You would think that you should get rewarded for sticking by your lender, but unfortunately, you’d be wrong. Recent research from the ACCC has found that these loyal borrowers are actually paying considerably more. This is often referred to as a “loyalty tax” across the industry.
What is loyalty tax?
The phrase loyalty tax refers to the higher home loan interest rates paid by existing customers of lenders compared to those paid by their new customers.
This interest rate gap exists because lenders need to offer competitive rates to attract new customers, but rely on their existing customers staying put, regardless of their rate. Banks may reduce or change interest rates for new customers, but existing home loan customers are often paying a higher interest rate than new customers.
This arrangement works well for the banks, as it means they are keeping their most long-standing customers for years on higher interest rates and fatter profit margins. It is this lack of transparency and financial unfairness that Nano is on a mission to change, as we believe that customers should not be penalised for their loyalty. That is why, at Nano, new and existing customers both get our best rate.
How much could loyalty tax be costing me?
According to the ACCC’s 2019 report on loyalty taxes, customers that have been with the same lender for a longer period of time pay interest rates on their home loan that are higher than the market average by the following amounts:
- 1-3 years with current lender = 0.42% higher
- 3-5 years with current lender = 0.58% higher
- 5-10 years with current lender = 0.71% higher
- 10 years or more with current lender = 1.04% higher
As an example, let’s say you’ve been with your current lender for 5-10 years and are paying a rate that’s 0.71% higher than the market average on a $500,000 home loan.
According to the ACCC’s data you could be charged an extra $2,016 in interest per year compared to a new borrower paying the current market interest rate.*
Over the course of a 30 year loan term, that seemingly small 0.71% could equate to an extra $60,480.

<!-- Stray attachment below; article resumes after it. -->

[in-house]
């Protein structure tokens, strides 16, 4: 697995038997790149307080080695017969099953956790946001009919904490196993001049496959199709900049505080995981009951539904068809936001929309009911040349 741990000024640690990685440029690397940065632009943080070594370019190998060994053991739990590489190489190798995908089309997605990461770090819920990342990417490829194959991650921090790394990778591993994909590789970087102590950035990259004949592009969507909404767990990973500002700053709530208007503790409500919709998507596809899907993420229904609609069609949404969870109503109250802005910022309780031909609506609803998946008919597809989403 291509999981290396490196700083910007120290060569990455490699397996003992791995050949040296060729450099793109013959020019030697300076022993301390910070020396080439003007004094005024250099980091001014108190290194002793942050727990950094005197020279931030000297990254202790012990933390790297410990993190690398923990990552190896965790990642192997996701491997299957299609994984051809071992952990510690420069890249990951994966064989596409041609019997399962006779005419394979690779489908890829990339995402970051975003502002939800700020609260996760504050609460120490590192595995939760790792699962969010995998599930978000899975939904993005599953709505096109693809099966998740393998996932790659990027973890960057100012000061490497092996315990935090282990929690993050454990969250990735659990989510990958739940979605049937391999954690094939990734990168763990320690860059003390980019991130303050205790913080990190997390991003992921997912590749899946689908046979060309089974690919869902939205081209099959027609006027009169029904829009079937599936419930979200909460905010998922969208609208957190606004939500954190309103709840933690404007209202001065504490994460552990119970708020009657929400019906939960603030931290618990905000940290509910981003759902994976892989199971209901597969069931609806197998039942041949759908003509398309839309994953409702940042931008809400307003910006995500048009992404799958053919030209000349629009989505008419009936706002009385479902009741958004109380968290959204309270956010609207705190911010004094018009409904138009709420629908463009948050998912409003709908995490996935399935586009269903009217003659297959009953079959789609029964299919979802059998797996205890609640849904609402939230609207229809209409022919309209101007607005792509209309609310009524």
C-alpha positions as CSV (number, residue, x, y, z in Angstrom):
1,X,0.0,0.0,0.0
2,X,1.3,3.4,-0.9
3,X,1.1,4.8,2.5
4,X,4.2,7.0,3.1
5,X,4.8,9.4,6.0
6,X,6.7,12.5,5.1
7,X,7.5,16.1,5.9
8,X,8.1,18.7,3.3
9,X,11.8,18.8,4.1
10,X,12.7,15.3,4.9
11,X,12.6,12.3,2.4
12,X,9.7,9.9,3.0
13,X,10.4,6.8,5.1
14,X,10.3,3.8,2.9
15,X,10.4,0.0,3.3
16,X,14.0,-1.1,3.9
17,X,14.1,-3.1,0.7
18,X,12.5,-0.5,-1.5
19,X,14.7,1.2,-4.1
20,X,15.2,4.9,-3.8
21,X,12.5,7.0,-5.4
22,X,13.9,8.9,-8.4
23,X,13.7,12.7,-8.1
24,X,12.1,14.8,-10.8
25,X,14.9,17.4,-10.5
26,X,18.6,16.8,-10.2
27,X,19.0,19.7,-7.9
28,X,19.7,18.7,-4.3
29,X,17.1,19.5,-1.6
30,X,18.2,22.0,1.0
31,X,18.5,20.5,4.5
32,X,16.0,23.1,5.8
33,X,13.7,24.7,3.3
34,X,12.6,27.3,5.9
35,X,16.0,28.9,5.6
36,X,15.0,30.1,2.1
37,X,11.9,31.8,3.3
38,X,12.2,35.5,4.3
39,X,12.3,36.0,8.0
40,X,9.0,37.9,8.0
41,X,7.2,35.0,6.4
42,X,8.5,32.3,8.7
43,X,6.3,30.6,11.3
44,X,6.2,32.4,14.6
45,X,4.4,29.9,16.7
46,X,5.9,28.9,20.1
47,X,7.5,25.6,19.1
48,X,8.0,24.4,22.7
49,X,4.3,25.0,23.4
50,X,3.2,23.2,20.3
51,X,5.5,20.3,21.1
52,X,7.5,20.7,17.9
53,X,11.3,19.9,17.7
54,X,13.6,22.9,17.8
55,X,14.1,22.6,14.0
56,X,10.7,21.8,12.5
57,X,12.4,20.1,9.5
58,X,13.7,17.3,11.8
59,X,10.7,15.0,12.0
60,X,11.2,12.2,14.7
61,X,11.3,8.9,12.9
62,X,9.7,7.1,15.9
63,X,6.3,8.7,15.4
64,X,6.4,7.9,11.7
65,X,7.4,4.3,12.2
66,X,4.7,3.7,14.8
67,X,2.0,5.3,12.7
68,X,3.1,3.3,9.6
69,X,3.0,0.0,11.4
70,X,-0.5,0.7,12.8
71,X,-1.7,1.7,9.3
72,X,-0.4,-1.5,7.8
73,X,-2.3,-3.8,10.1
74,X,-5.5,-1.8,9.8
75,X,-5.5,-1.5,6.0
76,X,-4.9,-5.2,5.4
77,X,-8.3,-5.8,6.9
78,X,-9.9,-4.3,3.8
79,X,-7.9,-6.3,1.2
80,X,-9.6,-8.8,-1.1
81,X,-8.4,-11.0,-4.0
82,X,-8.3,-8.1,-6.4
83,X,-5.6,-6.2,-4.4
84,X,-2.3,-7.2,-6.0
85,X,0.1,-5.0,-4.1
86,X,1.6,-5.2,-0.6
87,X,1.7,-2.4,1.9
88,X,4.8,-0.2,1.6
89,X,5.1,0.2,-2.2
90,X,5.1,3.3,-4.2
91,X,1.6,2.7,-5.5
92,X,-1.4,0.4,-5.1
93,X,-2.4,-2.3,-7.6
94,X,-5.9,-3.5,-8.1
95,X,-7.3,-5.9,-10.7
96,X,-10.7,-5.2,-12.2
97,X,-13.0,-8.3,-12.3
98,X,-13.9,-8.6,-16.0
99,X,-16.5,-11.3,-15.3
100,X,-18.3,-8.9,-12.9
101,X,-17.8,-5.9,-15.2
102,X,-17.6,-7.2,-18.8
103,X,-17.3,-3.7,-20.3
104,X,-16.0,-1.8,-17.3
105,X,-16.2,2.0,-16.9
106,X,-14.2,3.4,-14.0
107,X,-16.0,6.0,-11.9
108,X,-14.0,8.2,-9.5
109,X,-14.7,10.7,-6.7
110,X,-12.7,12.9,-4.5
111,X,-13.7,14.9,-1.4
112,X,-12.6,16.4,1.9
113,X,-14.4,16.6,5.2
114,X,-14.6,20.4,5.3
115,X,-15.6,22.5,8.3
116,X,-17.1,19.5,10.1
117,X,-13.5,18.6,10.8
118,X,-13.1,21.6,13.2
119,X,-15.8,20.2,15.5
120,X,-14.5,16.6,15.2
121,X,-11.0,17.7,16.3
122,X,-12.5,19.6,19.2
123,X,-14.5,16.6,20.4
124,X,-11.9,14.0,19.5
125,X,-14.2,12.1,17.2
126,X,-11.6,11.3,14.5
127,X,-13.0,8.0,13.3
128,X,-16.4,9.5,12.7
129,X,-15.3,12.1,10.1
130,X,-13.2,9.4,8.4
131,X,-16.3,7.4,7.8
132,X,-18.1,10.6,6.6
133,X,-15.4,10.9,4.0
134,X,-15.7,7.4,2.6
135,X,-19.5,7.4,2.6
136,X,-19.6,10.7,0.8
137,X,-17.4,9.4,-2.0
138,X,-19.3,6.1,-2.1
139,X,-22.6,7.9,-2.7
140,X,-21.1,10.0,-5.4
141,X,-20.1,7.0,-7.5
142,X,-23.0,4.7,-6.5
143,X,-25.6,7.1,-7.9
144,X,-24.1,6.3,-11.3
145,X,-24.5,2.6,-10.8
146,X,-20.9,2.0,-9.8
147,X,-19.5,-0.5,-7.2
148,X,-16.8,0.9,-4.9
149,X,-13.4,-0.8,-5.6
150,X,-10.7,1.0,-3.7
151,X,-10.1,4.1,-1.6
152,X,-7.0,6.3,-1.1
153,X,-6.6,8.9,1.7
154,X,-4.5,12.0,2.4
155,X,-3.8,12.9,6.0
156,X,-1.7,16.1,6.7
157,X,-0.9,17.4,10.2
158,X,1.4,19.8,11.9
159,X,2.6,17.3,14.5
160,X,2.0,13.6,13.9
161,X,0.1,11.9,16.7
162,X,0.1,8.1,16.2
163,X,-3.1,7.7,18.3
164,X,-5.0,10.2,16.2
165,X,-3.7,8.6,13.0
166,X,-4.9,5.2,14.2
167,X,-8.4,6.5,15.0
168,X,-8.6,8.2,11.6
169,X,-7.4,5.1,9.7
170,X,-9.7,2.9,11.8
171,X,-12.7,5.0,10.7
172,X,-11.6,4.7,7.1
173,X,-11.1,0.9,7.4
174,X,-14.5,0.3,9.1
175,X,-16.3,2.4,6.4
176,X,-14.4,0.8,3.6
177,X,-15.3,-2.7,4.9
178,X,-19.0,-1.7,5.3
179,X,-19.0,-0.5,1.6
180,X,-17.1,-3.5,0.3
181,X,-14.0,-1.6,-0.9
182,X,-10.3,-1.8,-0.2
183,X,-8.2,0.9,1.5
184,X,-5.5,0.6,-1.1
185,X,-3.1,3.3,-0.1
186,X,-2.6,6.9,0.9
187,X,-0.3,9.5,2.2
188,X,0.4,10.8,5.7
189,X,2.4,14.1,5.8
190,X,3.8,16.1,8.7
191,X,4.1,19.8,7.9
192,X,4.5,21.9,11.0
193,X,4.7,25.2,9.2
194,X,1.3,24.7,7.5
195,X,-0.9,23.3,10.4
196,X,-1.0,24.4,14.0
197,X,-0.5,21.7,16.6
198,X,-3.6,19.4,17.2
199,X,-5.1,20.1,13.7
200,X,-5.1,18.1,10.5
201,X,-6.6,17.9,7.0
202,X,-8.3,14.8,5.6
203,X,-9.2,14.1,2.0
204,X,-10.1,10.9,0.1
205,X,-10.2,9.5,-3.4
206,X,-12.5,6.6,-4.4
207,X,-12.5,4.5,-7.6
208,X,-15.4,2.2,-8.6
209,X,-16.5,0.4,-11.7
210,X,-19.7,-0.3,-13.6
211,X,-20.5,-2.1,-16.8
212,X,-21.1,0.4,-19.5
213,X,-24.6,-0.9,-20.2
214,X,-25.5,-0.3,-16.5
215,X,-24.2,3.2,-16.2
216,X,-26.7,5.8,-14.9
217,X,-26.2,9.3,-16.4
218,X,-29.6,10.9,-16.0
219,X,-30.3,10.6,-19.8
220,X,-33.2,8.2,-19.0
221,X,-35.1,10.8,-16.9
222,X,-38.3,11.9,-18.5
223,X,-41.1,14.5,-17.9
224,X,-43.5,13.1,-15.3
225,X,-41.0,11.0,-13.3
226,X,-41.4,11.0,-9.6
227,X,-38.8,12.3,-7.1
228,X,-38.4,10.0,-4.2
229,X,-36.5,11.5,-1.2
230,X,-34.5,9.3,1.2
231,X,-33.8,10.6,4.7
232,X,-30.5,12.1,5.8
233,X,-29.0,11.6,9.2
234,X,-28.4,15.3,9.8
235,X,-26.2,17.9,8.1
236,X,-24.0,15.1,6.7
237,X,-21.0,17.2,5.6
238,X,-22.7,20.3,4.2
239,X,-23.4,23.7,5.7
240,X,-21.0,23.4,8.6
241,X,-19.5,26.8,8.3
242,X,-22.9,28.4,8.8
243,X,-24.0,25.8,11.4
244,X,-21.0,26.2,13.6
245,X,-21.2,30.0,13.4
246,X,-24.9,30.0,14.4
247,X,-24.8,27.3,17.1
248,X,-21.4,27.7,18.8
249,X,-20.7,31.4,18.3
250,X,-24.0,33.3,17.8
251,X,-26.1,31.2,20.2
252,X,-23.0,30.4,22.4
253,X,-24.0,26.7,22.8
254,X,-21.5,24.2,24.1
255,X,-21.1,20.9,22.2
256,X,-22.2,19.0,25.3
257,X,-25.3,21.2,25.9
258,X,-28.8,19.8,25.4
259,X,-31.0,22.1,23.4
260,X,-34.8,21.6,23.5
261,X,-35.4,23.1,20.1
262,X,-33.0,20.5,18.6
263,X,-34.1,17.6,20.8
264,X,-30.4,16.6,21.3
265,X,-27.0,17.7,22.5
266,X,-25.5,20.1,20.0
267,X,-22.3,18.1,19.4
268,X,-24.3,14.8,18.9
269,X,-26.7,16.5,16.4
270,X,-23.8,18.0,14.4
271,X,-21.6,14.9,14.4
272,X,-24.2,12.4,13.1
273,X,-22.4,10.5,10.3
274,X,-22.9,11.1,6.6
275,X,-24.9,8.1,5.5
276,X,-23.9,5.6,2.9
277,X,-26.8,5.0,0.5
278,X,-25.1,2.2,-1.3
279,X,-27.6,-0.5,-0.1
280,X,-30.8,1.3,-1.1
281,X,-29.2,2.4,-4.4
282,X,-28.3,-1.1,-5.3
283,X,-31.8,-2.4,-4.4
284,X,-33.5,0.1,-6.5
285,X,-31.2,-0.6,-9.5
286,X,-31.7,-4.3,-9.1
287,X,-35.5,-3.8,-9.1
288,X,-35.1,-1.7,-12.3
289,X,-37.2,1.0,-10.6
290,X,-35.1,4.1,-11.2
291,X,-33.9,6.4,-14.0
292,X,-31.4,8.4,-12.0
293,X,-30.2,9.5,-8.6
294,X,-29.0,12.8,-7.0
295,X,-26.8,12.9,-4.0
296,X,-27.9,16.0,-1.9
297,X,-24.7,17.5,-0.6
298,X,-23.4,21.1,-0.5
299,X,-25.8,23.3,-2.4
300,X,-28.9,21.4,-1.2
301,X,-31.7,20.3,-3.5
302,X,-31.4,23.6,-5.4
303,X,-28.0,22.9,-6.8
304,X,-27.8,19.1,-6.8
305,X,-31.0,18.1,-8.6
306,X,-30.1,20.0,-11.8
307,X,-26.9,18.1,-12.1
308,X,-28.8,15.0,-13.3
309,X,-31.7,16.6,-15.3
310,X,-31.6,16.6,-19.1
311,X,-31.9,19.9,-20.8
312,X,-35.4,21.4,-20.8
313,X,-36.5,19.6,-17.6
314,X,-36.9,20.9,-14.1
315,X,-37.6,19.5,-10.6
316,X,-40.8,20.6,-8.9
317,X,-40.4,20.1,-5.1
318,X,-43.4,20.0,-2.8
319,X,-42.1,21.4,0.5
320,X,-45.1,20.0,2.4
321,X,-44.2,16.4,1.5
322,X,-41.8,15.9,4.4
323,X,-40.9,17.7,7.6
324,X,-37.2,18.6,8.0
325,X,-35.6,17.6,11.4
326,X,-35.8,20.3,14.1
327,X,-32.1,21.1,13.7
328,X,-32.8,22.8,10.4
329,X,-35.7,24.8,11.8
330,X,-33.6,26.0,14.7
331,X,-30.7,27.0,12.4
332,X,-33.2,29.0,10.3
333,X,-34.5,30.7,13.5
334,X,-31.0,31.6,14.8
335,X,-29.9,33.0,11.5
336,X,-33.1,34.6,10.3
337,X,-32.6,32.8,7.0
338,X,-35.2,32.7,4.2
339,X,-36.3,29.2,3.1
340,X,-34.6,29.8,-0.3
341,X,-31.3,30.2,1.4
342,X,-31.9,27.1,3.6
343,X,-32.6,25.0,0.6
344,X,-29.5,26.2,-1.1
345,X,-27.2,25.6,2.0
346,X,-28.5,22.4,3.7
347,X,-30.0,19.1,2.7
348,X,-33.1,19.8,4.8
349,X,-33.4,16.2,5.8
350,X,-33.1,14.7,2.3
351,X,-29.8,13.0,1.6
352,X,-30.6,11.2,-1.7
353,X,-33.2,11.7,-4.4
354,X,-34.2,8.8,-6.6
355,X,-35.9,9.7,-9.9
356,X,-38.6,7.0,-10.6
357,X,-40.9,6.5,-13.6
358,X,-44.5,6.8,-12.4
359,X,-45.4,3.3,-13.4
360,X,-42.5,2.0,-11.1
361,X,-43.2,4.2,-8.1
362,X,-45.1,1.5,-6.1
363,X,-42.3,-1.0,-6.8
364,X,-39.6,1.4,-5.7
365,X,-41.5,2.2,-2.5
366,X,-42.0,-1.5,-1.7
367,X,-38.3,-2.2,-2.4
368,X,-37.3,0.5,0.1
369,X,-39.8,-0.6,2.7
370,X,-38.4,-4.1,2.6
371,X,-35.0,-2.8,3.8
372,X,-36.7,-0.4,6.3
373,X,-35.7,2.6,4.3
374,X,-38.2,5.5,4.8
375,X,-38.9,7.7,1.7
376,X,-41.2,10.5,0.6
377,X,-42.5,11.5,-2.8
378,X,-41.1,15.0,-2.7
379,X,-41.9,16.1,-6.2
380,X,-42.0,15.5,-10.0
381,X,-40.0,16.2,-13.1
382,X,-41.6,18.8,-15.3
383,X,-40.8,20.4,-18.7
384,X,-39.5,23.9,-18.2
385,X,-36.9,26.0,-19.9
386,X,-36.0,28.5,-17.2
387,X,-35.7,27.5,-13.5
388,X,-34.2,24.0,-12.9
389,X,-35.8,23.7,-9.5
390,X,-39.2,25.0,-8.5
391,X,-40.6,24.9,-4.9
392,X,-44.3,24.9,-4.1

Why are we putting up with this?
Traditional lenders have been getting away with charging a loyalty tax for one simple reason. Switching to a new lender for a better rate often requires pages of paperwork, hours of time and weeks spent waiting for an outcome. The mortgage process is often difficult and confusing, but it needn’t be.
With new digital lenders, such as Nano in the market making the refinancing process simple and fast, there is no reason to be penalised with a loyalty tax. Calculate how much you can save on your home loan by refinancing to Nano here.
How do I know if I’m paying a loyalty tax?
First thing to do is check your current rate, and compare this with the market advertised rate. If the rates don’t match and there is a difference, then you may be charged a loyalty tax. If it’s been a while since you’ve heard from your bank about a change in interest rates on your mortgage, or any mention of a reduction, then you may be paying a loyalty tax on your home loan.
Am I still paying a loyalty tax if I’m on a variable rate mortgage?
Even with variable rate mortgages, where your interest rates change periodically, you may still find that the variable rate for your home loan is higher than the market advertised rate for new customers, or differ from the comparison rate. So whilst you may feel you have a good deal, you could still be getting stung with a mortgage loyalty tax!
What should you do next?
Put your lender on notice – call and ask for a better rate. Know what you can get and if they won’t help you, vote with your feet and move.
Otherwise, consider switching to a lender that doesn’t penalise customers for being loyal. At Nano, new and existing customers will both get our best rate, no questions asked. If we drop our interest rate for new customers, we drop it for our existing customers too. Avoid paying too much in interest payments with your current home loan and enjoy the savings!
It’s time to make a smart money move. Refinance your home loan with Nano.
1. ACCC, November 2020, Home Loan Price Inquiry, https://www.accc.gov.au/focus-areas/inquiries-finalised/home-loan-price-inquiry/final-report
* Assuming a 30 year loan term.